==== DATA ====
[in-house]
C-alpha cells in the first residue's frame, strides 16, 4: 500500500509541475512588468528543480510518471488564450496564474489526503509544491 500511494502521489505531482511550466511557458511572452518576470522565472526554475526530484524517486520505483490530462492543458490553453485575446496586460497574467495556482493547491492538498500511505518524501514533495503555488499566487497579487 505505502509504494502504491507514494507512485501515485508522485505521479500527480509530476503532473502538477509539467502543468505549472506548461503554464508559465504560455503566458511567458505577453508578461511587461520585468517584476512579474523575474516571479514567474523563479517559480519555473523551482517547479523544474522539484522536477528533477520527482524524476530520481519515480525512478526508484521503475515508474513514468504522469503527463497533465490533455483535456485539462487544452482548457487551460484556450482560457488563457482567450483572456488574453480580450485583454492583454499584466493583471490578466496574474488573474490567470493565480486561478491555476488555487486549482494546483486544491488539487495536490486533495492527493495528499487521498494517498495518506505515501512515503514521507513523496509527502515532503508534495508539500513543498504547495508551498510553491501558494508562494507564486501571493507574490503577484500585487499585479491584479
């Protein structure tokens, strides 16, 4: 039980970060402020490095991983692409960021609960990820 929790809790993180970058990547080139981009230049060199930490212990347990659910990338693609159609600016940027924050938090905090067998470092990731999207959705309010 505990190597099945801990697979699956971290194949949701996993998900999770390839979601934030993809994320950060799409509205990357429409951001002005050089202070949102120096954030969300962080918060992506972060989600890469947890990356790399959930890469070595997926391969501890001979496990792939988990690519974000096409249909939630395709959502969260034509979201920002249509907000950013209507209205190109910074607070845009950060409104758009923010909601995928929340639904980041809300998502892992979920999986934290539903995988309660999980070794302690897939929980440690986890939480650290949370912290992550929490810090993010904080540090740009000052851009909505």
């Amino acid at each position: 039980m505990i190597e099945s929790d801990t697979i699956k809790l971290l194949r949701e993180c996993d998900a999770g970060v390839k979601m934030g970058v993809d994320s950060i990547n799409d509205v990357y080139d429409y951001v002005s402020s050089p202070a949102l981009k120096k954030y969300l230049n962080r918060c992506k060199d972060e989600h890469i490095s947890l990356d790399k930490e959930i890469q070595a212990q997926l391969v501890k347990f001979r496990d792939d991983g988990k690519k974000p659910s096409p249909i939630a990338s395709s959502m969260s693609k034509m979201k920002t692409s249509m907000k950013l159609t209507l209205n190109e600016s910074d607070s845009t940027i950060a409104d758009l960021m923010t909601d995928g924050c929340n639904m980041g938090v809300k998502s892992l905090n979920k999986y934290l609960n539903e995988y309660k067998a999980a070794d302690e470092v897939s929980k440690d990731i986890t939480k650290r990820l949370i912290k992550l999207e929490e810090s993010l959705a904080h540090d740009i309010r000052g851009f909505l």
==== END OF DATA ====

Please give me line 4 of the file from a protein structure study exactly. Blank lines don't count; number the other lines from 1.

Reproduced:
């Amino acid at each position: 039980m505990i190597e099945s929790d801990t697979i699956k809790l971290l194949r949701e993180c996993d998900a999770g970060v390839k979601m934030g970058v993809d994320s950060i990547n799409d509205v990357y080139d429409y951001v002005s402020s050089p202070a949102l981009k120096k954030y969300l230049n962080r918060c992506k060199d972060e989600h890469i490095s947890l990356d790399k930490e959930i890469q070595a212990q997926l391969v501890k347990f001979r496990d792939d991983g988990k690519k974000p659910s096409p249909i939630a990338s395709s959502m969260s693609k034509m979201k920002t692409s249509m907000k950013l159609t209507l209205n190109e600016s910074d607070s845009t940027i950060a409104d758009l960021m923010t909601d995928g924050c929340n639904m980041g938090v809300k998502s892992l905090n979920k999986y934290l609960n539903e995988y309660k067998a999980a070794d302690e470092v897939s929980k440690d990731i986890t939480k650290r990820l949370i912290k992550l999207e929490e810090s993010l959705a904080h540090d740009i309010r000052g851009f909505l």